Using Dunst on Ubuntu requires the “Ubuntu Universe” software repository. To enable the Ubuntu Universe software repository, enter the command below.

sudo add-apt-repository universe

With Universe enabled, install Dunst on the system usingĀ apt install.

sudo apt install dunst


sudo apt-get install dunst

Arch Linux

sudo pacman -S dunst


sudo dnf install dunst


sudo dnf install dunst

Source Code

To install Dunst from source, start by reading the GitHub page to learn what dependencies must be installed so that the software will build on your Linux PC. Then, enter the commands below to get it compiled and installed.

git clone https://github.com/dunst-project/dunst.git
cd dunst
make -j($nproc)
sudo make install

Configure Dunst

Dunst must be configured before it will work as your default notification system. The first thing that must be done is that you must generate a new configuration file. The easiest way to do this is to download the default one from the internet.

Using the wget download tool, download “dunstrc” to your Linux PC.

cd ~/Downloads
wget https://raw.githubusercontent.com/dunst-project/dunst/master/dunstrc

With the “dunstrc” file done downloading, use the mkdir command to create a folder for it in your home directory (~/).

mkdir -p ~/.config/dunst/

Next, move the configuration file into the new folder.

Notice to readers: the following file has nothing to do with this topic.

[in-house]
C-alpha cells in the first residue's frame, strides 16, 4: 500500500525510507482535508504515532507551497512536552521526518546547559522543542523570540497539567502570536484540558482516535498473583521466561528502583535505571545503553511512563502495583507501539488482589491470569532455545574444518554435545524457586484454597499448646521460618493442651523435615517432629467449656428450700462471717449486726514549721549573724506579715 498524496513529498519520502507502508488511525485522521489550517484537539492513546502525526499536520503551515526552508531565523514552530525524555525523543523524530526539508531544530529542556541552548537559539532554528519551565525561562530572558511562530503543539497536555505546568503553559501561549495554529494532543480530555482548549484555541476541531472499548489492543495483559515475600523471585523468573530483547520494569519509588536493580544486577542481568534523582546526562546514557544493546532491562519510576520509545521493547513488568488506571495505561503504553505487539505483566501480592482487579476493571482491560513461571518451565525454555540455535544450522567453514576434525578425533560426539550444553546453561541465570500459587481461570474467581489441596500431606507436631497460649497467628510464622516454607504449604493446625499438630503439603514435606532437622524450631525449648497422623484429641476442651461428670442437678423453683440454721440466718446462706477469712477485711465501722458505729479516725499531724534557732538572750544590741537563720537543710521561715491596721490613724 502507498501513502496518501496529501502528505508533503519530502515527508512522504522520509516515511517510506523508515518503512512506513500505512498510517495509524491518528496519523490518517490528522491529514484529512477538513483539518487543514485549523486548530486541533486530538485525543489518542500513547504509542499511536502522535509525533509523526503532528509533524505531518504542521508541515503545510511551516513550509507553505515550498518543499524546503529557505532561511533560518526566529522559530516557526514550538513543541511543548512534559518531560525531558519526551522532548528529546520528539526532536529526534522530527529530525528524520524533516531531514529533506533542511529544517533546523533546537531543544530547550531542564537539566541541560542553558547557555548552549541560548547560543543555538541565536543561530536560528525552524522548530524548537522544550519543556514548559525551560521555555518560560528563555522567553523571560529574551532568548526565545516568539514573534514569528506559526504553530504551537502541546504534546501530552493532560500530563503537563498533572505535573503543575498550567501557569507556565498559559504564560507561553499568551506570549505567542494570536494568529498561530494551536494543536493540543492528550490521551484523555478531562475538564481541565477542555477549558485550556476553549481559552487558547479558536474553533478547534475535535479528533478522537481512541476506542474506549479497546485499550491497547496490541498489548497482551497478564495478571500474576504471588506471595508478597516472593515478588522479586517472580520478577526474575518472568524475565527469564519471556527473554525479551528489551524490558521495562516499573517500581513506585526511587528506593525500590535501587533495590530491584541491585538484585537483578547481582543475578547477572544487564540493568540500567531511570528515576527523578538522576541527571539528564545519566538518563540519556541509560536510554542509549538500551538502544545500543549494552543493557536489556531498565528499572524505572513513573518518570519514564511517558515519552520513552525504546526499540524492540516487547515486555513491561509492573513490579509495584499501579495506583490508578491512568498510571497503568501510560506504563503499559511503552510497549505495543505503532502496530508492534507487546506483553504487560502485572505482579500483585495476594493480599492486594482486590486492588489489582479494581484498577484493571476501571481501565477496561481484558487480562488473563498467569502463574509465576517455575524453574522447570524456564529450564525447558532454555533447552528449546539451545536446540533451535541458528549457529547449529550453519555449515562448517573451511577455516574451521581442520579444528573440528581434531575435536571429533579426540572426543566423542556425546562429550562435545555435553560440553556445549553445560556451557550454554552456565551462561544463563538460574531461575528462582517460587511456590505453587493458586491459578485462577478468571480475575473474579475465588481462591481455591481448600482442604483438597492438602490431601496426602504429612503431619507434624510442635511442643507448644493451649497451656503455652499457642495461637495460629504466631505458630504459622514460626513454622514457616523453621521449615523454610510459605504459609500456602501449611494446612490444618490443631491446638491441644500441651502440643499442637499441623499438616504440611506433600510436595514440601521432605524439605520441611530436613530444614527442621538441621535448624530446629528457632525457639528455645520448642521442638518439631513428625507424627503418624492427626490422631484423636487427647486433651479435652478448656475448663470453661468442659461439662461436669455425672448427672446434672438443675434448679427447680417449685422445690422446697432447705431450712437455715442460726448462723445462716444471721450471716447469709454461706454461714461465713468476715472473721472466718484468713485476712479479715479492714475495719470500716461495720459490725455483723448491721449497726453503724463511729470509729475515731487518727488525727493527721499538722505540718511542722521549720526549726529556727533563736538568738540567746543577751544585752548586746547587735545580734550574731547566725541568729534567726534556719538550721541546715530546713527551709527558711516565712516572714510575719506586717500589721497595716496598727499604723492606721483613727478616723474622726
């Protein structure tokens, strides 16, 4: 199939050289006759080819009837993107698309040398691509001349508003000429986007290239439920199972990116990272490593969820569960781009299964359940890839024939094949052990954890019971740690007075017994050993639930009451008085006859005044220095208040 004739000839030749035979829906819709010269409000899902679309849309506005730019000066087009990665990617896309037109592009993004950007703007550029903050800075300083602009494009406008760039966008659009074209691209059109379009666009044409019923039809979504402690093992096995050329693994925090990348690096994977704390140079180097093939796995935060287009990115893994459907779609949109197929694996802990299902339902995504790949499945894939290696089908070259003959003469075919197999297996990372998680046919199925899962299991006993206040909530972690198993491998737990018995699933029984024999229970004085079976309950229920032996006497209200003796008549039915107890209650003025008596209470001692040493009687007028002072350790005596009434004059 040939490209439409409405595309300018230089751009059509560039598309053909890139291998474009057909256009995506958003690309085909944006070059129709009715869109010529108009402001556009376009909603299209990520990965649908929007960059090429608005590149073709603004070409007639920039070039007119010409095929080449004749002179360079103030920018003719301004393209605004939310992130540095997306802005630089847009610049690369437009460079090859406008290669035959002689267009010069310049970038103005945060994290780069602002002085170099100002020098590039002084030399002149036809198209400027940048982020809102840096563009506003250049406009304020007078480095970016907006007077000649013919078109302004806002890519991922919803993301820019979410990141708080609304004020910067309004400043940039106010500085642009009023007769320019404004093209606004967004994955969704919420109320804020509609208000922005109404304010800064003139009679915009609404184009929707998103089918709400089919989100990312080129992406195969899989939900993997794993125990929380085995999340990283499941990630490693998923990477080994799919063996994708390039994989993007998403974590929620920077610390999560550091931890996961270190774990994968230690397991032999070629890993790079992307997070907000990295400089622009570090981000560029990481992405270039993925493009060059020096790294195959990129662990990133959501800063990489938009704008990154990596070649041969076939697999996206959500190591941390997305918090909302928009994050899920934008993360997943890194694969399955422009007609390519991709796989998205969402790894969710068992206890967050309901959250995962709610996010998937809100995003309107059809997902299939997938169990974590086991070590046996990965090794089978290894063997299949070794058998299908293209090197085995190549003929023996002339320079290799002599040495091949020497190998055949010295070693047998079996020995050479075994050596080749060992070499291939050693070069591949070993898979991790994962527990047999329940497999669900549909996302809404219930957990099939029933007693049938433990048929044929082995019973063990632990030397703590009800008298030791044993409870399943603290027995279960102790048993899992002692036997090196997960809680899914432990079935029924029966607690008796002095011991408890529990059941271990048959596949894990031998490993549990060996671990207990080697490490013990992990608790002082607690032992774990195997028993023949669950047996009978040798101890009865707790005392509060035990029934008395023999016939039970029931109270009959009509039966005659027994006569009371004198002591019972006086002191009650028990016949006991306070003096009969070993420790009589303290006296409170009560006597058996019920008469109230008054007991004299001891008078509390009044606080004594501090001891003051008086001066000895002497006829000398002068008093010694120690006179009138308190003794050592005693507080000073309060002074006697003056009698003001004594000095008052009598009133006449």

mv ~/Downloads/dunstrc  ~/.config/dunst/

From here, open up the dunstrc file in the Nano text editor.

nano ~/.config/dunst/dunstrc

Use the Down Arrow key in Nano to scroll down the configuration file. Feel free to customize any aspect to the notification system you choose.

Note: Dunst works fine without editing the configuration file, so there’s no pressure to modify it if you don’t know how!

When done editing the configuration file, press Ctrl + O to save the edits. Close Nano with Ctrl + X.

Start Dunst

The software is installed, and the dunstrc configuration file is in place. Now it’s time to start up the Dunst systemd service. To do this, open up a terminal window and follow the commands below specific to your OS.


The Apt package manager, during installation, should automatically enable and configure the systemd services necessary to use Dunst. However, it doesn’t place a default configuration file in place, so the systemd service must be restarted. To do this, use the systemctl restart command below.

systemctl restart --user dunst.servicee

Arch Linux/Fedora/OpenSUSE and Source Code

Many Linux distributions that use systemd do not take Ubuntu and Debian’s lead by enabling services during the installation process. Instead, these things must be set up manually.

First, use systemctl enable to set up the service to run at boot.

systemctl enable --user dunst.service

Next, start up the service using systemctl start.

systemctl start --user dunst.service

Assuming the services start up successfully, you’ll be using the Dunst notification system!